Sea Otter Day Two – Not Wheels
Friday was a busy day at Sea Otter, with sunny skies bringing out the crowds. All the racing goes on Saturday, and we expect to see a much higher consumer presence, so today was a good day to dig in to more product.
Deity Components is making a big push into the DH market and beyond. The aluminum products shown below are currently in “real world testing” and should be available by fall 2012.
This is Cam Zink’s new signature bar, the CZ38 special. 310 grams, 38mm rise, 8.5º x 4.5º bend, and a pile of good colours.
The accompanying Locust direct mount stem has a 65mm clamp width, 50 or 55mm reach, 117 grams, and strong as hell.
A closer look at the Locust stem.
The Cavity stem is a 50mm reach, and 55mm wide at the clamp. It can be flipped either way for a 5mm rise, and has been relieved anywhere possible to keep the weight down. 173 grams and available in gloss colours.
Deity’s DH saddles will be available in early summer. 5 colours, steel or Ti rails, and a I-beam option if you’re still into that crazy standard.
Deity’s Compound pedal is a solid entry in the growing market of plastic pedals. Lighter than most metal pedals at 339 grams, smooth running, and good looking. Also, cheaper – definitely a good thing.
Yeti Carbon SB66 and 303DH
Yeti’s 152mm SB66, which has been quite popular in aluminum, is to be available in carbon as of early May.
A sample of this bike was seen at Interbike last year, but the frame has been significantly refined since that example. Smooth and sleek.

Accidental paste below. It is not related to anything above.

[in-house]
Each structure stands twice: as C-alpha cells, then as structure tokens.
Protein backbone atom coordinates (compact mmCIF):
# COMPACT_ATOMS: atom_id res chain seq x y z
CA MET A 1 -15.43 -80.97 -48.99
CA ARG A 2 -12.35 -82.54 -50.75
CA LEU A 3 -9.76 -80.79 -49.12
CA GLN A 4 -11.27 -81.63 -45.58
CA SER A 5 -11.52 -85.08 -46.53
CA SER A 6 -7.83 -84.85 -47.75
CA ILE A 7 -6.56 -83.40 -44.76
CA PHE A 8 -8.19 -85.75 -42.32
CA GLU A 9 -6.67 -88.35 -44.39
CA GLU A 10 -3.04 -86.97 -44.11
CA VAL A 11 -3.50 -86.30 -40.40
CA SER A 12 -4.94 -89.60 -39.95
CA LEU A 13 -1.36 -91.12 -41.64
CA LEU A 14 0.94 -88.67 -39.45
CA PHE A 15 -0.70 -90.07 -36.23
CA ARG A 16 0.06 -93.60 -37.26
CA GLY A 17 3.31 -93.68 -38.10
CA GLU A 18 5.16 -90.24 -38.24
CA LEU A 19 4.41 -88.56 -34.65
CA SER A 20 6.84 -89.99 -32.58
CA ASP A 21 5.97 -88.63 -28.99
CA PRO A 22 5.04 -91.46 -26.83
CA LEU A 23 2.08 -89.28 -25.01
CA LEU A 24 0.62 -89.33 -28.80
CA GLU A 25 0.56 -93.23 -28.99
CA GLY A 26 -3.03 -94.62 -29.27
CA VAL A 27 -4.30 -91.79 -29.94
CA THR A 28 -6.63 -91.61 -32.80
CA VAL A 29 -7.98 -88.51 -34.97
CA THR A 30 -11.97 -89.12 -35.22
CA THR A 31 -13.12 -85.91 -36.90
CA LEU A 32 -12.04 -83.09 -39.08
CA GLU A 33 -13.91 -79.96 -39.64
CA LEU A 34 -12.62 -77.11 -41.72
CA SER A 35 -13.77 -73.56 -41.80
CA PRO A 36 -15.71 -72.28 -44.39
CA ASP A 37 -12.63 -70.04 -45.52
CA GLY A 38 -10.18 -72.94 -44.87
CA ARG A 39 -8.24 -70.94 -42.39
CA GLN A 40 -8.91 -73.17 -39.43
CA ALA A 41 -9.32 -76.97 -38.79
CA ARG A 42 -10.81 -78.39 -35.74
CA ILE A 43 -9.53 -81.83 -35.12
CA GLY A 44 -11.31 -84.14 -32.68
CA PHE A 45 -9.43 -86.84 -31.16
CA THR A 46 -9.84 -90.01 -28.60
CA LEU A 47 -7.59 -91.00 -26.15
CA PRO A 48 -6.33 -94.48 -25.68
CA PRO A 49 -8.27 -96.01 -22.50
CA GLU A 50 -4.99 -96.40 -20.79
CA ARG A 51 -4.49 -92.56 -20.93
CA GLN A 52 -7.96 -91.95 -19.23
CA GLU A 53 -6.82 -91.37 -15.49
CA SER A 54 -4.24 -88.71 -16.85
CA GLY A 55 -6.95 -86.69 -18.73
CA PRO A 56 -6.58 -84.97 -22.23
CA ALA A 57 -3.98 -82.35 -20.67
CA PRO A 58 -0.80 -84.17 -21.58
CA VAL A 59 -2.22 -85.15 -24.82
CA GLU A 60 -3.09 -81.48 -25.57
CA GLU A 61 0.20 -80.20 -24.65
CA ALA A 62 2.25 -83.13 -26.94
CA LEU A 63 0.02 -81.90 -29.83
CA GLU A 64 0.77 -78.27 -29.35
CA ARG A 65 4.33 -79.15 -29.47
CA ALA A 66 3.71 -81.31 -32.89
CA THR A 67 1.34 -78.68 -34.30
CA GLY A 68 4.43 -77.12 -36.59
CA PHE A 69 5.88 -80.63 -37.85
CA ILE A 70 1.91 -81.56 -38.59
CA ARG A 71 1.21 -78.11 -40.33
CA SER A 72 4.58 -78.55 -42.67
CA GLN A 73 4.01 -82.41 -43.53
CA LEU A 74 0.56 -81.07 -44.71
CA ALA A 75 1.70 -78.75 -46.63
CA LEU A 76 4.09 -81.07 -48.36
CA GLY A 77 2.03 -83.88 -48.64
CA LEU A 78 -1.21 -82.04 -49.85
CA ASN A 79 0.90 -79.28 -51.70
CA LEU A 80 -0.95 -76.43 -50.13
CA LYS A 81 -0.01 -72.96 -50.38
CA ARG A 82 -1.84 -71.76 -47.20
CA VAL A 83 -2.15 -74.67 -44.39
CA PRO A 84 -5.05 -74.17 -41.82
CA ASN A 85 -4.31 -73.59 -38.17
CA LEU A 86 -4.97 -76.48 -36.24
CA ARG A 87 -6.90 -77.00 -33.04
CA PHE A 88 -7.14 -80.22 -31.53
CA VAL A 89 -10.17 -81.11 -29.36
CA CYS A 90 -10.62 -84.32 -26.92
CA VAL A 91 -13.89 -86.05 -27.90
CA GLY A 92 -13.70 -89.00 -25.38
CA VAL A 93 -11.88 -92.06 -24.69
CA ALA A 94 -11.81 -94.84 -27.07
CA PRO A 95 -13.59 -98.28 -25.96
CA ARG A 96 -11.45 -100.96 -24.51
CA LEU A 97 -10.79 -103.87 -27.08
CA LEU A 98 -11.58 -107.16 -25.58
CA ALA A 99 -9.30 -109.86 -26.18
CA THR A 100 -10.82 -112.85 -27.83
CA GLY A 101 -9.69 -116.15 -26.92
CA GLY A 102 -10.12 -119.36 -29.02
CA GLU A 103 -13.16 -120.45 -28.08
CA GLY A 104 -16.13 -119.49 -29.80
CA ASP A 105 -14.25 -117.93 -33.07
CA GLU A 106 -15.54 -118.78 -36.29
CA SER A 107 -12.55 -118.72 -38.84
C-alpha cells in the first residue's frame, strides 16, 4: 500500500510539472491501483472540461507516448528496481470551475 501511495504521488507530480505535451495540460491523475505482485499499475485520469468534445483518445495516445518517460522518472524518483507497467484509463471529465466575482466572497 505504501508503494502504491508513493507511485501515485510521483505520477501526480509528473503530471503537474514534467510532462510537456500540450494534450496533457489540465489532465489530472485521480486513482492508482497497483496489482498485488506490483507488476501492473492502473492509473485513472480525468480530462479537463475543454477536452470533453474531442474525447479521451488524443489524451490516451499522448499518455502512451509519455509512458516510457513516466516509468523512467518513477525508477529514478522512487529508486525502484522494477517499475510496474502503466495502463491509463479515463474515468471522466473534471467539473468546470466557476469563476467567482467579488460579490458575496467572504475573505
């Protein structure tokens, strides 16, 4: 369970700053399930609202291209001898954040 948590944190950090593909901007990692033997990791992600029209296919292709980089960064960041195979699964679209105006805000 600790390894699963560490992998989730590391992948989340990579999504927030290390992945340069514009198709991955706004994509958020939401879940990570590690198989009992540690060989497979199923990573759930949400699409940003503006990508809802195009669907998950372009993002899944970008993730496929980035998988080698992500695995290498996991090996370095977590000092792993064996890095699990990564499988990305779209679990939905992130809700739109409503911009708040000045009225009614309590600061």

Note to bike companies: all bicycles should come with integrated chainstay protectors… good work Yeti.
The high pivot on the one piece rear end uses the same huge bearing as the aluminum model.
Direct post mounts are becoming the standard, especially with new carbon bikes.
Available in any colour you want, as long as it’s black. Murdered.
Yeti’s nod to its old school heritage might get you stoked to get the carbon SB66 sideways.
Production models of the Yeti Team 303 DH’s carbon front end will be about a pound and a half lighter than the aluminum version. The rear end remains aluminum.
Visible carbon lay is not usually a structural item, but it sure does look pretty.
Jared Graves’ Team Issue 303 set up with 100mm out back and a 120mm Fox 32… for the DH race at Sea Otter.
Could this be the winning bike? We’ll have to wait and see Saturday…
MRP Mini G2 Guide
MRP’s releasing a guide for the smaller-ringed folk. From 28 to 34 tooth, extending the range of single ring gearing options.
Here’s a 28 tooth MRP direct mount ring (SRAM standard) with the new guide. Perfect for your mountain goat 29er.
SCOTT Gambler DH Proto
An up close shot of the linkage on SCOTT’s new DH bike.
An interesting, but not unexpected feature is a second lower shock mounting hole for a different leverage ratio.
Internet engineers are encouraged to argue about the benefits and drawbacks of the system…
A Horse with Boobs
Caption contest. No prize. What. The. Hell.
Speculation, comments, and criticisms welcome below…